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From Our Editors

In this concise, insightful volume, Zand dispels the mystery of leadership so that managers at all levels - from the CEO to first-line supervisor - can understand the key concepts of leadership and develop the skills needed to lead effectively. Zand cogently examines the three essential elements of high-performance leadership: knowledg...

From the Publisher

People once stood in awe of electricity, writes Dale Zand, until scientists identified and harnessed its three basic variables: voltage, current, and resistance. Likewise, people marvel at the achievements of successful leaders, such as Lee Iacocca at Chrysler or Jack Welch at GE, and wonderhow they do it. In this superb volume, Zand d...

From the Jacket

In this concise, insightful volume, Zand dispels the mystery of leadership so that managers at all levels - from the CEO to first-line supervisor - can understand the key concepts of leadership and develop the skills needed to lead effectively. Zand cogently examines the three essential elements of high-performance leadership: knowledg...

Dale E. Zand, the author of the highly acclaimed Information, Organization, and Power, is Professor of Management and Organizational Behavior at the Stern School of Business, New York University, and a management consultant to major corporations.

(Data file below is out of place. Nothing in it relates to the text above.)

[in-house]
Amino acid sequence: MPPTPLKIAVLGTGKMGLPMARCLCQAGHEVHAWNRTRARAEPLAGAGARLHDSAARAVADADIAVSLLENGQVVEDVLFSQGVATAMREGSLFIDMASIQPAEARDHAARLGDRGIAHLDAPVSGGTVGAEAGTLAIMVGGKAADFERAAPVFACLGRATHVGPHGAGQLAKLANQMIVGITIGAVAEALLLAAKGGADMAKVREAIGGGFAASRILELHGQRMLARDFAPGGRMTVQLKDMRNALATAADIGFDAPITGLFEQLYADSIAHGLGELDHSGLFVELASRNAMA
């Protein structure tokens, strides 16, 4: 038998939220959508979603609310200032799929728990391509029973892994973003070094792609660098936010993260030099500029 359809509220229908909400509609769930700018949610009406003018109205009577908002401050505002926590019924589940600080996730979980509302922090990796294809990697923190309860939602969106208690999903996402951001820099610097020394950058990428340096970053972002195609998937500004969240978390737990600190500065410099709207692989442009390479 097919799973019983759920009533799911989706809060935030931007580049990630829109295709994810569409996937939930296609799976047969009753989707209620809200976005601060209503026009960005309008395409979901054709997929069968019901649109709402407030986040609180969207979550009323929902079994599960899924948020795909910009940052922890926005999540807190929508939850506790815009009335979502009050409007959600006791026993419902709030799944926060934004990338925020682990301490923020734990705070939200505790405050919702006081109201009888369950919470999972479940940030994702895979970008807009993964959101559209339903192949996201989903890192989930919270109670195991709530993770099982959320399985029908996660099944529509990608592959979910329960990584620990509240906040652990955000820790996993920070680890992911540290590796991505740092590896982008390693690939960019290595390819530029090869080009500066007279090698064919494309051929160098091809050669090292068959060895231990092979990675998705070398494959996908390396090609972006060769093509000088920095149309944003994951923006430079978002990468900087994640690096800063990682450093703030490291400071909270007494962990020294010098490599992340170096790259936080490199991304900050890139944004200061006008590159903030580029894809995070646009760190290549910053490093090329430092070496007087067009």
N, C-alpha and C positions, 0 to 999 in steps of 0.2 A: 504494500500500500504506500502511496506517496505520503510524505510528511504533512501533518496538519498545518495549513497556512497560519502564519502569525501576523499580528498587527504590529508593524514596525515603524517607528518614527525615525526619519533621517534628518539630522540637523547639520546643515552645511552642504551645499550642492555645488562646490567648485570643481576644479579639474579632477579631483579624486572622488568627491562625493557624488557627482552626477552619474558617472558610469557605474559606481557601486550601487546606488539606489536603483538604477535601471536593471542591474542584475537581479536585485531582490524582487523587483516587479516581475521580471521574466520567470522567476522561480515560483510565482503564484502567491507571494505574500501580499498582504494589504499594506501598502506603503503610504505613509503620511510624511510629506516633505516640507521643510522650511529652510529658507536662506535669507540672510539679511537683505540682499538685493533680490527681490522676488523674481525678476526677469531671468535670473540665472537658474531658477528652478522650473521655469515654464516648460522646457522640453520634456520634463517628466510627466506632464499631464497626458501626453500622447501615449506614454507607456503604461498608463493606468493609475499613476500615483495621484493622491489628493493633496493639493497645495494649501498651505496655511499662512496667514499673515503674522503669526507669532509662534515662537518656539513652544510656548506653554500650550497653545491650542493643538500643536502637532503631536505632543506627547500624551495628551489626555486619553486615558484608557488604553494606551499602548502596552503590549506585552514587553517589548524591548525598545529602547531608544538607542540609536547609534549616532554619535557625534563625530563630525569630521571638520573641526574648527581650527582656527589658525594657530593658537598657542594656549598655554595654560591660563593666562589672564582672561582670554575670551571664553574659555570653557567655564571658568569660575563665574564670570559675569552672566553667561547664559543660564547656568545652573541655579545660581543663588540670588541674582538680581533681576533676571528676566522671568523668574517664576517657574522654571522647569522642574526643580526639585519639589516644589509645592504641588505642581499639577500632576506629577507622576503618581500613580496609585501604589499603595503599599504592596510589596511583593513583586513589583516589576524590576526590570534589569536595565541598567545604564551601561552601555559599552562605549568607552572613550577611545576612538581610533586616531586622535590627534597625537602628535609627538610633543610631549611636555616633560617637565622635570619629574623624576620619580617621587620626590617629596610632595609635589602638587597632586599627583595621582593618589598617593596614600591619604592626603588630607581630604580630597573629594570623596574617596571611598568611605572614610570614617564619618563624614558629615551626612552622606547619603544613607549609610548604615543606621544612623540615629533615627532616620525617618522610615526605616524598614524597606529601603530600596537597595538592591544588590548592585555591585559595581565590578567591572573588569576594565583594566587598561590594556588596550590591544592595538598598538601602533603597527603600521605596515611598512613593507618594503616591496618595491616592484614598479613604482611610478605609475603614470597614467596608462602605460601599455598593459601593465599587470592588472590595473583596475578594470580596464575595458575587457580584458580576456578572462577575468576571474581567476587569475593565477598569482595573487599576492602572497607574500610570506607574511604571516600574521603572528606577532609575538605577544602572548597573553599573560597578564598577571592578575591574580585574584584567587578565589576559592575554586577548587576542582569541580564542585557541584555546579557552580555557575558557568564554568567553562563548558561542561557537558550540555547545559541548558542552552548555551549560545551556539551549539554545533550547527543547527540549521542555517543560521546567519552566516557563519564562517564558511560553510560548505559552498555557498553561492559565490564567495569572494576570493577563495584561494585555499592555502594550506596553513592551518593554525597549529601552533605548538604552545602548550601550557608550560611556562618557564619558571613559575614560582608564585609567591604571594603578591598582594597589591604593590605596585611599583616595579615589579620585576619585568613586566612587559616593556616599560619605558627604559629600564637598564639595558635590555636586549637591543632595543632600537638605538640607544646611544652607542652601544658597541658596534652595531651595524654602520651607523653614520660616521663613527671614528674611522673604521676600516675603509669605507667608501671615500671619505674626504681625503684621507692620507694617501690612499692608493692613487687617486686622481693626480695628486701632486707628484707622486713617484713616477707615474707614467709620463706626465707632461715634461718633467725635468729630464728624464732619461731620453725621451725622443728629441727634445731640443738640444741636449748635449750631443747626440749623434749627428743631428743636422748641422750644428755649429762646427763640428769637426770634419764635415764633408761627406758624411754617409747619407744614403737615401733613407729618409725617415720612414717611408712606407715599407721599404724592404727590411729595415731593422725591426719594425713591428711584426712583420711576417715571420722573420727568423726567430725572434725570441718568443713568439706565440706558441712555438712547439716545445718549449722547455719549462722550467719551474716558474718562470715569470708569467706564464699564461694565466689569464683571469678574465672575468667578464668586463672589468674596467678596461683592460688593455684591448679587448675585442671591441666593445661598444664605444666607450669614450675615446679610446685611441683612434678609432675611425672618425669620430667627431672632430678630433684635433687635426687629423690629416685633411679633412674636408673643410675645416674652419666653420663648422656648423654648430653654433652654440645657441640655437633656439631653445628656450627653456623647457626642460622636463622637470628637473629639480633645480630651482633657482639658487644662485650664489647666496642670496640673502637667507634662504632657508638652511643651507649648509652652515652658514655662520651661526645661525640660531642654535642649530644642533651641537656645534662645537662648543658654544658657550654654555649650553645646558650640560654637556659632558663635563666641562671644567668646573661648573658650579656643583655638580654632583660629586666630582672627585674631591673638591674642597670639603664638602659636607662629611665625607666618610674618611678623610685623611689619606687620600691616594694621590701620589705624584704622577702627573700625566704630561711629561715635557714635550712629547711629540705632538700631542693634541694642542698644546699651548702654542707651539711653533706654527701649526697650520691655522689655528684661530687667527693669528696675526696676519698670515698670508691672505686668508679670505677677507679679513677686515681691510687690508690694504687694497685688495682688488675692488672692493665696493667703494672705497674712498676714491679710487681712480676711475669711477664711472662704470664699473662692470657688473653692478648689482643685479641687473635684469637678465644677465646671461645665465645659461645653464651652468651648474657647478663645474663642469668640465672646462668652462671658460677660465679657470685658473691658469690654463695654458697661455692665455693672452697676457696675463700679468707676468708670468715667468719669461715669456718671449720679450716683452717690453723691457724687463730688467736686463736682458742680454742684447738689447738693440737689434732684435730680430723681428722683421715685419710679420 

Format:HardcoverDimensions:232 pages, 9.49 × 6.3 × 0.83 inPublished:April 30, 1999Publisher:Oxford University Press

The following ISBNs are associated with this title:

ISBN - 10:0195092406

ISBN - 13:9780195092400

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From Our Editors

In this concise, insightful volume, Zand dispels the mystery of leadership so that managers at all levels - from the CEO to first-line supervisor - can understand the key concepts of leadership and develop the skills needed to lead effectively. Zand cogently examines the three essential elements of high-performance leadership: knowledge, trust, and power. The knowledge that leaders need for high-quality decisions in rapidly changing competitive markets is dispersed throughout today's complex, information-dense organizations. Leaders are not omniscient and it is meaningless to expect them to be. Therefore, Zand argues, they need to know how to gain access to the knowledge of others and how to work with people to convert that knowledge into action. Zand examines how a leader's attitudes and behavior can release or repress information and insights about customers, products, processes, and competitors available throughout the organization. Trust, the second element of the triad, is the leader's key to achieving open communication and collaborative, committed action. Z

Editorial Reviews

"If you want to learn how to build knowledge for action, to develop trust, and to use power for effective leadership, read this book."--Chris Argyris, Graduate School of Business Administration, Harvard University